Coal Preparation
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America’s Big Coal Mining Companies are Profiting and Looking for Investors

Published: November 15, 2017 |

The bucket of a dragline excavator moves earth while mining coal at the Peabody Energy Somerville Central strip mine.

The bucket of a dragline excavator moves earth while mining coal at the Peabody Energy Somerville Central strip mine.
[Click image to enlarge]

Boosted by higher global prices, U.S. coal miners are showing they can make money again. Now, for the hard part — winning back investors.

Five of America’s largest coal producers — Alliance Resource Partners, Arch Coal, Cloud Peak Energy, Peabody and Warrior Met Coal — reported a combined $801 million in third-quarter earnings before interest, taxes, depreciation and amortization. That’s up from $454 million from the year-ago period, company filings show, and St. Louis-based Peabody’s highest tally since 2012. And it’s helping management teams carry out shareholder-friendly tactics including stock buybacks and dividends.

“Things are much better than they were a year ago, and much better than they were two, three, four years ago,” said Andrew Cosgrove, an analyst at Bloomberg Intelligence. “All told, the outlook is relatively positive.”

That’s a sharp reversal from recent years, when low coal prices and high debt levels forced many of America’s largest miners into bankruptcy. Now, with those companies back with cleaned-up balance sheets, the industry is enjoying a period of higher seaborne prices for thermal coal, which is burned by power plants, and metallurgical coal, a steelmaking component. The elevated prices are thanks, in part, to China’s increased imports of the fossil fuel this year.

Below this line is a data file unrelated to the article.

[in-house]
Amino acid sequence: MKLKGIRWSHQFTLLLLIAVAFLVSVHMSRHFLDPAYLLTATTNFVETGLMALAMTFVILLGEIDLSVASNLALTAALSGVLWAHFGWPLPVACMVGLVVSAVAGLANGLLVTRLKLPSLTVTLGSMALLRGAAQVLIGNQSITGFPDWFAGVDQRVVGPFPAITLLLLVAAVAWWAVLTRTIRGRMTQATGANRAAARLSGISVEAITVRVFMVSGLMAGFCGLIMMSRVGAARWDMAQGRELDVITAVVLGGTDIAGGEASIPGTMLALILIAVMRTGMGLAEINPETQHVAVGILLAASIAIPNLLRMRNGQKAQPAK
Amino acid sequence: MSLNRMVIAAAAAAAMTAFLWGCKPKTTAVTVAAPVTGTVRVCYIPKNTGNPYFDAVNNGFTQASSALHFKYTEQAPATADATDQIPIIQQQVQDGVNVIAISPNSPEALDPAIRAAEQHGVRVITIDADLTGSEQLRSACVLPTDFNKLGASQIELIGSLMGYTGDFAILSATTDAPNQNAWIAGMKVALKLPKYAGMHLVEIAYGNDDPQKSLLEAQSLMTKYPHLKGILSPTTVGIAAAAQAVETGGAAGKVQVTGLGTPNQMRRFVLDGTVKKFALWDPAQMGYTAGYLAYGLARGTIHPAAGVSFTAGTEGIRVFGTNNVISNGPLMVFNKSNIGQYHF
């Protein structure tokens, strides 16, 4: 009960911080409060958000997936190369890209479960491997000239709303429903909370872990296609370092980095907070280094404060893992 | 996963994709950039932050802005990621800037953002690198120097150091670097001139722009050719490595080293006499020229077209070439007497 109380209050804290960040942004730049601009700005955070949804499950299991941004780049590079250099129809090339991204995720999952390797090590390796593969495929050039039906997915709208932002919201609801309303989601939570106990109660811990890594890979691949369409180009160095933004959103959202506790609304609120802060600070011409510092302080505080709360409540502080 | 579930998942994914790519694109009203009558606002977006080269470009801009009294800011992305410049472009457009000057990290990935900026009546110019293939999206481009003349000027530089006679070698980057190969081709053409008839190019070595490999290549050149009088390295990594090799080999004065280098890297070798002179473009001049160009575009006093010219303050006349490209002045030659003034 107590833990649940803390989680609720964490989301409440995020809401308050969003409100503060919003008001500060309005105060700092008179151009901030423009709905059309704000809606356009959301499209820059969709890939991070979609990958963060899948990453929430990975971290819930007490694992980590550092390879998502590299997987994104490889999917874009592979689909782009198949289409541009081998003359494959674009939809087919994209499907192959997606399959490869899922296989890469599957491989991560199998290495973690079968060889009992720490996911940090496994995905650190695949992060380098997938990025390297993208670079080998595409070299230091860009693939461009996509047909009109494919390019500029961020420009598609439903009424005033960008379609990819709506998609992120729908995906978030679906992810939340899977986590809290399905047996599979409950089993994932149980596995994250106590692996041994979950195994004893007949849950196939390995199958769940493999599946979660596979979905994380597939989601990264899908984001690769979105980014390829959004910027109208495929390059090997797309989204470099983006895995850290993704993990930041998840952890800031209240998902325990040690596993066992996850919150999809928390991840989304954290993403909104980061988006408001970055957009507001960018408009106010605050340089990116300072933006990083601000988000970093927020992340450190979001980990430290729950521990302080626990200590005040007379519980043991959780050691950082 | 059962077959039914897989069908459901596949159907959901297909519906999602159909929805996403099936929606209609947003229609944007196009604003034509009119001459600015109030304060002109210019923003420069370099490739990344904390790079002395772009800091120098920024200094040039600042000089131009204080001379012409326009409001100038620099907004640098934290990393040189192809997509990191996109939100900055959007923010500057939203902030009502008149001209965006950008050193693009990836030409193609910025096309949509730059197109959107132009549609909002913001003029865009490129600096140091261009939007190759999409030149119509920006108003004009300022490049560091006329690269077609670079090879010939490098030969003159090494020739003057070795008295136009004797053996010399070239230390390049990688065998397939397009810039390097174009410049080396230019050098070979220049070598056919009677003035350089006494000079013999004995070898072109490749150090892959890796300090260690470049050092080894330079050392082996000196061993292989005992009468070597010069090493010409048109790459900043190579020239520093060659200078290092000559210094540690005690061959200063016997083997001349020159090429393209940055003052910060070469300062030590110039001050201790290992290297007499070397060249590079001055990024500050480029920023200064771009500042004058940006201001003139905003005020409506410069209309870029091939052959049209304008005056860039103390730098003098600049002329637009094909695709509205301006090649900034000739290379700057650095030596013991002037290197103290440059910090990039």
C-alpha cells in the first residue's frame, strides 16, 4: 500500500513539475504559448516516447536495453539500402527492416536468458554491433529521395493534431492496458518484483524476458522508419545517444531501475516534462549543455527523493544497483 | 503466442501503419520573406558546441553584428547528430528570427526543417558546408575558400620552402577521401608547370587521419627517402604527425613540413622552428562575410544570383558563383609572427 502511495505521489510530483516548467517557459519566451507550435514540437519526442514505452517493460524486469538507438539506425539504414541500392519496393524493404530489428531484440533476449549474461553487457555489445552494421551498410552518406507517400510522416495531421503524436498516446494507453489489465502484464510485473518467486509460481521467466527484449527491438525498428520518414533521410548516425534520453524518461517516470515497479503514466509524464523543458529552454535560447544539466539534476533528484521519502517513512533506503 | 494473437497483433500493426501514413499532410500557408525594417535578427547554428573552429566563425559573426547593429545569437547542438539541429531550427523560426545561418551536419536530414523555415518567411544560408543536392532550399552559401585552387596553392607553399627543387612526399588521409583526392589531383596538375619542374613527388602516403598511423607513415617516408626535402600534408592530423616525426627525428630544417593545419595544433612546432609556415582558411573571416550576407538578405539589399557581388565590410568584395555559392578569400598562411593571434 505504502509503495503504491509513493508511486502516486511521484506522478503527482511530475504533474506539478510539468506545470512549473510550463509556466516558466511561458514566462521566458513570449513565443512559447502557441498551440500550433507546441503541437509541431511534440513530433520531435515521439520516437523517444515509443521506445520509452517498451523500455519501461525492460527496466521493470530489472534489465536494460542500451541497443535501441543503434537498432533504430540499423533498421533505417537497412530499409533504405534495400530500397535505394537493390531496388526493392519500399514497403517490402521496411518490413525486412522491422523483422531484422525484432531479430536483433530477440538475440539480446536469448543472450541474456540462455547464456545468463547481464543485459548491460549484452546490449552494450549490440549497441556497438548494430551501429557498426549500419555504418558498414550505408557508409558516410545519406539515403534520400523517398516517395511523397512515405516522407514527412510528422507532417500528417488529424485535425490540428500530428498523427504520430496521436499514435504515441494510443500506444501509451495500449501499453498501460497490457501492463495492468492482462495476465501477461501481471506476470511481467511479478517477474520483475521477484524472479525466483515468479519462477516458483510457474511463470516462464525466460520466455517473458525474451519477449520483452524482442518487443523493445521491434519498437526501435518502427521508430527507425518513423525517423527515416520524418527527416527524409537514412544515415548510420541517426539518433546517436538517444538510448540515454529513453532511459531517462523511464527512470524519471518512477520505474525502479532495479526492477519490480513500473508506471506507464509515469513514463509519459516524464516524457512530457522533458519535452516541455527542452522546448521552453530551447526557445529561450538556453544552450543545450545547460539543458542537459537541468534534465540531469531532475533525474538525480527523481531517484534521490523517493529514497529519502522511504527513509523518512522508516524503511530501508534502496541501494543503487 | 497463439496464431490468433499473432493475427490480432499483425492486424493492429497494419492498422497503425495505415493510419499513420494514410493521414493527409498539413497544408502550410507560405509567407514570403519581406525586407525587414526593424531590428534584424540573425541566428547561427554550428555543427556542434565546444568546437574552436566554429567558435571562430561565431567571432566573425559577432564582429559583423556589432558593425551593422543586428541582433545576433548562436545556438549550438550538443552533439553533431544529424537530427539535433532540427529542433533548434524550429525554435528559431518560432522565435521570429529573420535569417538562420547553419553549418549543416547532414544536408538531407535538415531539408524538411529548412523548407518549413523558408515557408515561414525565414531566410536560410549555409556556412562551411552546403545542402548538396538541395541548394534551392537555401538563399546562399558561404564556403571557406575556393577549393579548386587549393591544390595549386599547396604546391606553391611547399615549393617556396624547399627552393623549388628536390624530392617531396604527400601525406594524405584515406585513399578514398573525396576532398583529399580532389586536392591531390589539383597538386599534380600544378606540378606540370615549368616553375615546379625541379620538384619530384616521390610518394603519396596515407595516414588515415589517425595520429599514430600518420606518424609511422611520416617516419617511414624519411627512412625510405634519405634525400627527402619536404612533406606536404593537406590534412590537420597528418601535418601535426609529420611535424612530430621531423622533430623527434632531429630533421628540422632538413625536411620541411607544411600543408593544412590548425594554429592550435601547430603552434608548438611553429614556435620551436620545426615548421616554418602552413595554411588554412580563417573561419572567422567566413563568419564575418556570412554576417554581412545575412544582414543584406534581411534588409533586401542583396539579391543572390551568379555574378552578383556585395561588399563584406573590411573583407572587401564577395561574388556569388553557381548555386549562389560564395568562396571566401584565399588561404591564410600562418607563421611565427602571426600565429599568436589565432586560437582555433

Of course, not everything is rosy. The U.S. thermal coal sector is still sluggish, mired in a longer-term problem — namely, that U.S. electricity demand is flat and there’s rising competition from cheap natural gas, wind and solar power. Prices will probably stay low for much of 2018, Robert Moore, CEO of St. Louis-based Foresight Energy, told analysts. Foresight, along with others, plans to focus more on exporting coal next year.

Another challenge facing miners is pulling in more investors. Hedge funds dominate companies’ shareholder ranks, creating volatility when they trade in and out of positions frequently. Excluding index funds, Peabody only had four or five conventional “long-only” investor funds among its top 20 shareholders recently, while Arch Coal, which has headquarters in Creve Coeur, had six or seven, Mark Levin, an analyst at Seaport Global Securities, wrote in a note Tuesday.

“Coal equities have an enormous opportunity,” Levin said. “Coal is under-owned by a group that has significantly more assets/buying power than hedge funds.”

Source: St. Louis Dispatch


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